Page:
The finished breadboard

Once the glue dried, I cut the ends straight across with the jigsaw as shown below

After that, I ran a roundover bit on the edges with a router, and gave it a good sand. There’s a bit of tearout still that I couldn’t quite get out, next time I will know to make sure the grain all goes one way.

The final step was to give it a coat of food safe oil. I used canola spray and rubbed it in well, let it dry then wiped it off, then repeated. It came up quite well I think.




Making Christmas Decorations

My lovely girlfriend decided that she’s like to have more some Christmas decorations this year, and instead of rushing to the shops to by piles of throw away plastic I offered to make her some if she painted them.

This is the first lot, made of 6mm ply to see how it worked. It’s a bit grainy so the next lot will be made out of MDF and spray painted instead of brush painted to get a nice gloss finish. I think she did well given the material though.



Building a Ladder hanger

My workshop shares a small single garage with my car and some of the household items like the whipper snipper and ladders.  They generally live in front of the workbench until I move them to work, then go back when I need to park the car.

I’ve been meaning to put together a hanger for the ladder so I could mount it on the wall out of the way for a while, and as this is Roundtuit Month 2011 I decided that this morning was the time to get it done. Here’s the little alcove I plan to use.

I started by working out how far apart the hooks needed to be, and how far off the wall they needed to sit because the ladder has angled feet and sticks out from the wall a bit. Once that was done, I grabbed a spare chunk of hardwood and used the mitre saw to cut halfway through on each side. The reason for this is that I didn’t want the full block depth to screw to the wall, it would need screws longer than I had around. A few bits of scrap made a handy prop to let me cut out the waste.

Once cut out, clean up the waste with a wide chisel. I have a 32mm Fatmax I like to use for this sort of work, as I can thump it without worrying about damaging a handle on my good chisels.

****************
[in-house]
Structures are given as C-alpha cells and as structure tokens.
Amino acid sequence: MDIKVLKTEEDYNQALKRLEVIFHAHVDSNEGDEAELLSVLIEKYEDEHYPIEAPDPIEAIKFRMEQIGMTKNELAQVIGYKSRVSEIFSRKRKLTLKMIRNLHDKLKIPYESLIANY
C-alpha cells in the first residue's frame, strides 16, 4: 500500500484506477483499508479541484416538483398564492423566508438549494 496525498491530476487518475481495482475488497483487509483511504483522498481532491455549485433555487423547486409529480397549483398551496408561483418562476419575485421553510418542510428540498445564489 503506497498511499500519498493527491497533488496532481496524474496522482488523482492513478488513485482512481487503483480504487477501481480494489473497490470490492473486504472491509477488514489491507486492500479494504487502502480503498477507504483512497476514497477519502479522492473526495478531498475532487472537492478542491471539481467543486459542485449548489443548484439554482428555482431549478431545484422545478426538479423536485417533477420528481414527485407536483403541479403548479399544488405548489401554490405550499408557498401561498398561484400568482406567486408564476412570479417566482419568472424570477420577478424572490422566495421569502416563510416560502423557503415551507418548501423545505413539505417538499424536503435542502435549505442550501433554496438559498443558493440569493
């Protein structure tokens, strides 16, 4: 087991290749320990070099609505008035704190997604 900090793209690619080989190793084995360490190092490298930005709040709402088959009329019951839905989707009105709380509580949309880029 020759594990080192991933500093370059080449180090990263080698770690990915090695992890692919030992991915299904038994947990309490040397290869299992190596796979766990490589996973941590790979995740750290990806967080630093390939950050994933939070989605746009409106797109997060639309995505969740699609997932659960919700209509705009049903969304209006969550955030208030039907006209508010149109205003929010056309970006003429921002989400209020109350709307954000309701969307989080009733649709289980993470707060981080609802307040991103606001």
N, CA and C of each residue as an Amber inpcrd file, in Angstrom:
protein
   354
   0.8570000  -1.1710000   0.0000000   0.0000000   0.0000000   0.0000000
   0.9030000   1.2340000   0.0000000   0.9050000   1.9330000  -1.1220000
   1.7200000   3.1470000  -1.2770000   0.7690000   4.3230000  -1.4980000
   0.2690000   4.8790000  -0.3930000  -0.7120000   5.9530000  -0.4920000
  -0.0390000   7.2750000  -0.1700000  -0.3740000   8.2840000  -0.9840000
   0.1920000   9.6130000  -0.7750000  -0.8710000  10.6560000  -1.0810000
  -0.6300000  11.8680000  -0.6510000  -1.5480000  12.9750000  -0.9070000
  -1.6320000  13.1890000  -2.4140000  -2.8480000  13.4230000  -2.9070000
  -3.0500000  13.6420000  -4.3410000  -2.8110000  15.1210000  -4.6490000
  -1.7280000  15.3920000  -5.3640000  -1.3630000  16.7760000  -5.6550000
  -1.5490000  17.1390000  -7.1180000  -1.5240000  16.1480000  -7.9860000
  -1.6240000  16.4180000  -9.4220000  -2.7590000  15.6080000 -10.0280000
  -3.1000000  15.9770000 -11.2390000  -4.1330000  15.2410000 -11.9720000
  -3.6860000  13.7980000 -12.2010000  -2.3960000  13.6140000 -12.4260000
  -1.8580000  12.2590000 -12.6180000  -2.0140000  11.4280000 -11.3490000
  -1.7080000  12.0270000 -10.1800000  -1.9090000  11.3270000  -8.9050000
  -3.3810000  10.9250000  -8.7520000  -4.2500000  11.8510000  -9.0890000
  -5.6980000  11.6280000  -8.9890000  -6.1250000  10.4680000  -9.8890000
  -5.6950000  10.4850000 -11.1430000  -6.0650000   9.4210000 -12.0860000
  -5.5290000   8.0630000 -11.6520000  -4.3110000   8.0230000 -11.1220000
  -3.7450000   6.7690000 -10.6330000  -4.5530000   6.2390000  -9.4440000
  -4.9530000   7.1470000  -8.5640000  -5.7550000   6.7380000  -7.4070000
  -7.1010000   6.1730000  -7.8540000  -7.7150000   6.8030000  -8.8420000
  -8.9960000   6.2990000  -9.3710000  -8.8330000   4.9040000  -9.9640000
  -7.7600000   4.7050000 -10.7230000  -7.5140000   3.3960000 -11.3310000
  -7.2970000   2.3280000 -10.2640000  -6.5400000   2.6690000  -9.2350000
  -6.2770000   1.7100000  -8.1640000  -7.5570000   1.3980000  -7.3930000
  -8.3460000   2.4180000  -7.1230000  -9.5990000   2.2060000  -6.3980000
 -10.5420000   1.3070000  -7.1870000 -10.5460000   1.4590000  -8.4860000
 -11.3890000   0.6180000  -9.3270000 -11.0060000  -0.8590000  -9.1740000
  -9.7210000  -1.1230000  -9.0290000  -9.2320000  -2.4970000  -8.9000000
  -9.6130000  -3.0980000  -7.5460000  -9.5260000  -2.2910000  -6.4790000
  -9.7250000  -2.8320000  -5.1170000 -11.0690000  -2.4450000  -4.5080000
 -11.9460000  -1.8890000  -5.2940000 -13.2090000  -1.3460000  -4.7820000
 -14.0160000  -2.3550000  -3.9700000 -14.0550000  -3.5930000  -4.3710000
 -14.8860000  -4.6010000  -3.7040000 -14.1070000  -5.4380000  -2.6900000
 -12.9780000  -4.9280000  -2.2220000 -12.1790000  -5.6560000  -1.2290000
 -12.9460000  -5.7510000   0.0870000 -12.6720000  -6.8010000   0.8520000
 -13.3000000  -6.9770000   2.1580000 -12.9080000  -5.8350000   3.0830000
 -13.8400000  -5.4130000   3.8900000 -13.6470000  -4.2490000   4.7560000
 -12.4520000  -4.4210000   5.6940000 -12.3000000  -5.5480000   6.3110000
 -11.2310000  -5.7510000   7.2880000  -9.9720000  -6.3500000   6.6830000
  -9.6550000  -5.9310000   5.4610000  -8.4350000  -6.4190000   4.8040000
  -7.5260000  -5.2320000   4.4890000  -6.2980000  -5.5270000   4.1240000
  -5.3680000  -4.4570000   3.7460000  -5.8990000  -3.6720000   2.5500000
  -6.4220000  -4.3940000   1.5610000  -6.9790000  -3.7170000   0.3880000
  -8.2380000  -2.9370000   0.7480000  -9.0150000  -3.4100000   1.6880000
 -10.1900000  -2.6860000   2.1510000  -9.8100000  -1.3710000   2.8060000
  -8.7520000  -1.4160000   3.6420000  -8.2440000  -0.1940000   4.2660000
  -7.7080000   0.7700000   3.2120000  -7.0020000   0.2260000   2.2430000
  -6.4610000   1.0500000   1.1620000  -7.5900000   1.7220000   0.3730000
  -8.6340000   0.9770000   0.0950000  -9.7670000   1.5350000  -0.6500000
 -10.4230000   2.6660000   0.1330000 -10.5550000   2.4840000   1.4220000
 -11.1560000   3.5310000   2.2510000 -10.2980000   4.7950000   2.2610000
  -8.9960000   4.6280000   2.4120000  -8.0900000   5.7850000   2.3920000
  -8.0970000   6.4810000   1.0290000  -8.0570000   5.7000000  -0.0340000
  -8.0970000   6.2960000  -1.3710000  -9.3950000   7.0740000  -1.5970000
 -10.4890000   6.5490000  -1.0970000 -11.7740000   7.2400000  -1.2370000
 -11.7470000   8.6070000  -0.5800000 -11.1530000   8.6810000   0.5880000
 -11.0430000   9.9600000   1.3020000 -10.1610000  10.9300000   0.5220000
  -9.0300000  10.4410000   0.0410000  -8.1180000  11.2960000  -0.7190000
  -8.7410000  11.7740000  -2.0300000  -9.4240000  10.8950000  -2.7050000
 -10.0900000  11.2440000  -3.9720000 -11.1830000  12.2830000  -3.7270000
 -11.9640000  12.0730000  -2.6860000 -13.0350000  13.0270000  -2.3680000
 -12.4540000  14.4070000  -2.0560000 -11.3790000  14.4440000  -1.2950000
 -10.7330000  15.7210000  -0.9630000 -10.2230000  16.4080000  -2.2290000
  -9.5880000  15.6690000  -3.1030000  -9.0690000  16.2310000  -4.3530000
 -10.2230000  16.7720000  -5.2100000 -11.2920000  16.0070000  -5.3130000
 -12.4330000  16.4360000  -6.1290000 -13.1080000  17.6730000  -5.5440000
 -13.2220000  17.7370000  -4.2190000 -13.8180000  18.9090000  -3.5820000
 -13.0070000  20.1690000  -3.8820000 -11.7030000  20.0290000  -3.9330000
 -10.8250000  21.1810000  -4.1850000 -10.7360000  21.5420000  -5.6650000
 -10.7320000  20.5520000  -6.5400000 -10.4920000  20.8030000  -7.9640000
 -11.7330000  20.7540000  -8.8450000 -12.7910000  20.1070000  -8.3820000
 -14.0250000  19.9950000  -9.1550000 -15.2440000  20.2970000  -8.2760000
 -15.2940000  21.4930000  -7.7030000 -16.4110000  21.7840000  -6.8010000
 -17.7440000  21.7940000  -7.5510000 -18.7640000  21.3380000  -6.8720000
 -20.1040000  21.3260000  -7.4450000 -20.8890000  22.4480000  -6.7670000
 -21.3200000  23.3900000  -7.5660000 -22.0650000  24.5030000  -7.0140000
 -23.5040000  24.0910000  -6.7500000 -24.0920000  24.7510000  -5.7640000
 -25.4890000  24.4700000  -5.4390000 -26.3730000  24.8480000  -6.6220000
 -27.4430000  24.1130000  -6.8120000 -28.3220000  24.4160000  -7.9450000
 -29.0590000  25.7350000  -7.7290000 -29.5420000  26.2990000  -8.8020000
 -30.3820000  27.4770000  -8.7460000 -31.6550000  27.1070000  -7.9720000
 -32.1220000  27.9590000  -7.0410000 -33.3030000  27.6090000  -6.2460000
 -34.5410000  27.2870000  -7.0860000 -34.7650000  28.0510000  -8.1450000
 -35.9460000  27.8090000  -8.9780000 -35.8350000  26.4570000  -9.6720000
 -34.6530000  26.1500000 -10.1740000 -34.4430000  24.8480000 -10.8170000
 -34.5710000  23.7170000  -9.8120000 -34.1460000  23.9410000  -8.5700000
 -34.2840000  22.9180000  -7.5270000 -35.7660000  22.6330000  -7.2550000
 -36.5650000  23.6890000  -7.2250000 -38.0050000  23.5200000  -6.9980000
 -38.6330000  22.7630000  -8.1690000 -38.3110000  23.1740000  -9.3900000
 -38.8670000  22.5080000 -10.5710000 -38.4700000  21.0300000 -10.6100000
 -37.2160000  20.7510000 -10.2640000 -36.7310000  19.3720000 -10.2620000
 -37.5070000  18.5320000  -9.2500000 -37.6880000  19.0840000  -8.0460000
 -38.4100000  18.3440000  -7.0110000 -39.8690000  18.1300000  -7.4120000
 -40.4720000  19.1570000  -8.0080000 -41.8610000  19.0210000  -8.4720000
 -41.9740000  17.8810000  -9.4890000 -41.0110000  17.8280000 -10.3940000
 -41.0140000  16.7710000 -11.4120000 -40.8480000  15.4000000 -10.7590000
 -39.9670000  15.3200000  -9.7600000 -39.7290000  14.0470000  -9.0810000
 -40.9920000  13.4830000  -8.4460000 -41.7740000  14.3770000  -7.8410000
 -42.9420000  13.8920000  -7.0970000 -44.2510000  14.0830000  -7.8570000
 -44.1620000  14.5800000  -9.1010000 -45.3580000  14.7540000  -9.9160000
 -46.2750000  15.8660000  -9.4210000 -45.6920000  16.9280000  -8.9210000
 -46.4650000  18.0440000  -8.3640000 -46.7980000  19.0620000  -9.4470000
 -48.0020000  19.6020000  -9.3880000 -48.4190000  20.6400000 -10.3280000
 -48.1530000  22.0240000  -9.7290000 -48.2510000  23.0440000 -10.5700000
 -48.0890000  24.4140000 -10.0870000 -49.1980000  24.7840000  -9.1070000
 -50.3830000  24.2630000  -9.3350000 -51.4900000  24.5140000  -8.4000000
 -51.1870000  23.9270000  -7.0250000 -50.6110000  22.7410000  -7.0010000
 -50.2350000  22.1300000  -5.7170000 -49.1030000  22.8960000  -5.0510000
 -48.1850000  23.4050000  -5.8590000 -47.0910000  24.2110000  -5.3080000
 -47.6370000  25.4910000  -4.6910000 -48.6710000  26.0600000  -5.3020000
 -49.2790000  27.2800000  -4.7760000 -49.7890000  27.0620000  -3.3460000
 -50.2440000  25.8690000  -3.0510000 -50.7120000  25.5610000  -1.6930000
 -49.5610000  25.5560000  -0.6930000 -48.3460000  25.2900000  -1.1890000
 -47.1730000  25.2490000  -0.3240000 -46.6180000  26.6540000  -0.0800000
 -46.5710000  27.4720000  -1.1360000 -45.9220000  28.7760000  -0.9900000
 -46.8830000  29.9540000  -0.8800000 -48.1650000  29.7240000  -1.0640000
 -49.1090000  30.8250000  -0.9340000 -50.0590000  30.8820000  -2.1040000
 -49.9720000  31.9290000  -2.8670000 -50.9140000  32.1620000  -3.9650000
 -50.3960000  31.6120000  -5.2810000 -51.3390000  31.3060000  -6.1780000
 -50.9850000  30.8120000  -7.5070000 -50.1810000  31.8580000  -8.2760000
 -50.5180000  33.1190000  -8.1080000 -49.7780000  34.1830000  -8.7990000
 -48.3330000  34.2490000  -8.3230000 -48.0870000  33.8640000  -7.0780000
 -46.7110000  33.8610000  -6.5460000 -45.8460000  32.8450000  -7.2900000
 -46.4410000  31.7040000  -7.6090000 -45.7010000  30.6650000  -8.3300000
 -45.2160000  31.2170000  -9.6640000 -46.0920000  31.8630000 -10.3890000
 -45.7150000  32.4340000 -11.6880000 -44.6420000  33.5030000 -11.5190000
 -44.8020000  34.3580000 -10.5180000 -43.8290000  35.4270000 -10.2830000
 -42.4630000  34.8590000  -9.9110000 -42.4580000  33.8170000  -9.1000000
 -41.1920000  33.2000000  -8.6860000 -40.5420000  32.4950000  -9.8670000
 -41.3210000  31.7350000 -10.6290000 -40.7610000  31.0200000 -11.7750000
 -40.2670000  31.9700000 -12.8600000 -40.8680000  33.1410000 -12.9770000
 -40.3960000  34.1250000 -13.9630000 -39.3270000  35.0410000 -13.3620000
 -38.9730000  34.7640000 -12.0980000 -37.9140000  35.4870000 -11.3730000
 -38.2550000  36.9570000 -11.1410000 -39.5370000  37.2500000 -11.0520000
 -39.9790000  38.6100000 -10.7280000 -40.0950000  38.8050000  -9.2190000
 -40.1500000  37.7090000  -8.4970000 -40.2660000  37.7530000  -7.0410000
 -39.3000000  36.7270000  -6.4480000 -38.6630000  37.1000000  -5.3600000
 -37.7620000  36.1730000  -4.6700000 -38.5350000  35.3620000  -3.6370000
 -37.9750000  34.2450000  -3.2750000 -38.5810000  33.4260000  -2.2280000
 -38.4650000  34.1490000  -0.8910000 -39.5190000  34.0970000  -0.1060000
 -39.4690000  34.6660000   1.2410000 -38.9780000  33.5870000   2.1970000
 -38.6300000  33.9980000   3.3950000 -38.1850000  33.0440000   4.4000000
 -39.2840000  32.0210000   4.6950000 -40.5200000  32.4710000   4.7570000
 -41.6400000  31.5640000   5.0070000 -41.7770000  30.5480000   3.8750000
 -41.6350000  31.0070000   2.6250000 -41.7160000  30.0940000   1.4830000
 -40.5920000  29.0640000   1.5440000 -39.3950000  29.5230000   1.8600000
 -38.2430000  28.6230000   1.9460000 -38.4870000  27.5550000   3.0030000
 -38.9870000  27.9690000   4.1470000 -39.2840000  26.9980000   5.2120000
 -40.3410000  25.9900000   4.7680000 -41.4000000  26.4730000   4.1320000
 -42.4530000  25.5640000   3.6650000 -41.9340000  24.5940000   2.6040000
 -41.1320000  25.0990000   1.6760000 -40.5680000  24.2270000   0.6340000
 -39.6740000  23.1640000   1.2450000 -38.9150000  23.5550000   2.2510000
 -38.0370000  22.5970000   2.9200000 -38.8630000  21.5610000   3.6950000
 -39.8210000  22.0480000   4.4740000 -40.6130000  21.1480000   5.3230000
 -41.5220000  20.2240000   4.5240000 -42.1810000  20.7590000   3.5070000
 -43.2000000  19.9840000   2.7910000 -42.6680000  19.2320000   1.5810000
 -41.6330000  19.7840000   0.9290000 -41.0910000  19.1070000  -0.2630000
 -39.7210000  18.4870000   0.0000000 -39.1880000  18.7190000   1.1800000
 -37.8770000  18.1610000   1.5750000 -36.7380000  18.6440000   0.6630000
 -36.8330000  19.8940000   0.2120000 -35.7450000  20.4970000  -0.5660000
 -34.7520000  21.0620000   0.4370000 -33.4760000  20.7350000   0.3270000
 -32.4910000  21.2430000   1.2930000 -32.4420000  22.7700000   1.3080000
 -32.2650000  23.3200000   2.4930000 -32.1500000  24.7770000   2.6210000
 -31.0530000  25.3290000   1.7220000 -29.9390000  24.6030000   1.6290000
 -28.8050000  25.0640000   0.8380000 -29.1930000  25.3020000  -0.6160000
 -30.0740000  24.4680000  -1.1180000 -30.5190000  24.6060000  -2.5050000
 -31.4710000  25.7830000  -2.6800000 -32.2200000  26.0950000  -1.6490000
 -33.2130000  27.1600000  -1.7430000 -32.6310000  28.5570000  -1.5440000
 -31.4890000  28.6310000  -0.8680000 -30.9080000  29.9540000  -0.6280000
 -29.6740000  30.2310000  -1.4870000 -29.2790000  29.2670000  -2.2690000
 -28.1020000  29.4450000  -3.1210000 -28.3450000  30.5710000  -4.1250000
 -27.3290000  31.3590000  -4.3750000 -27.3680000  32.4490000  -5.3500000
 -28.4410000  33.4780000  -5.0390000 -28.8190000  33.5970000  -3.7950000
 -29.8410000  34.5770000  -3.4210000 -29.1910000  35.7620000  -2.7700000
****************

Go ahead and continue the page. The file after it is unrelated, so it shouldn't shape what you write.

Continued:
Once done with one side, do the other the same way, then ease the edges with a block plane and give it a light sand. It’s going to by holding up a ladder not sitting in a furniture shop, but it’s up to you how much effort you put in at this point.

Then it’s a matter of drilling holes for the hooks you bought and attaching them

To mount it on the wall, I drilled a couple of holes in the ends of the wood, then drilled the brick with a masonry bit. Tap a couple of wall anchors in and screw it to the wall, making sure it’s nice and firm, you don’t want the ladder falling off onto your car!. You could use dynabolts here if that’s a concern.

and finally, with the ladder attached. To remove the ladder, lift it above the hooks and pull forward.

There’s room at the side so I might take the opportunity to use that up and get the whipper snipper off the floor as well, or the little stepladder. Now there’s one less thing I have to move to get to my workbench.

Making wooden children’s blocks – 15 minute prototype

A friend asked me today about how to make her child some wooden blocks with limited tools. To answer her I had to go and try it myself. I managed it with a mitre box, a tenon saw, two clamps, a ruler, a pencil, a block plane, a bottle of PVA glue and two pieces of sandpaper – 40 grit and 120 grit.

I grabbed a few scraps of wood and started to work. There’s a bit of maple and a bit of pine that I laminated together for the larger block.

Start by marking out the length. I went for 7cm, seemed a good size. Then cut it to length in the mitre box. Cut two lengths of the pine so you can glue it together.

Glue the two bits of pine together and clamp them. Photos got a bit blurry somehow, will retake when I get time.

Then just use the block plane to take a few 45 degree shavings off each edge of the block to soften the edges, then use the 40 grit sandpaper to soften it some more. Finish up with the 120 grit sandpaper to make it all nice and smooth. You could then paint or oil the blocks with something non-toxic.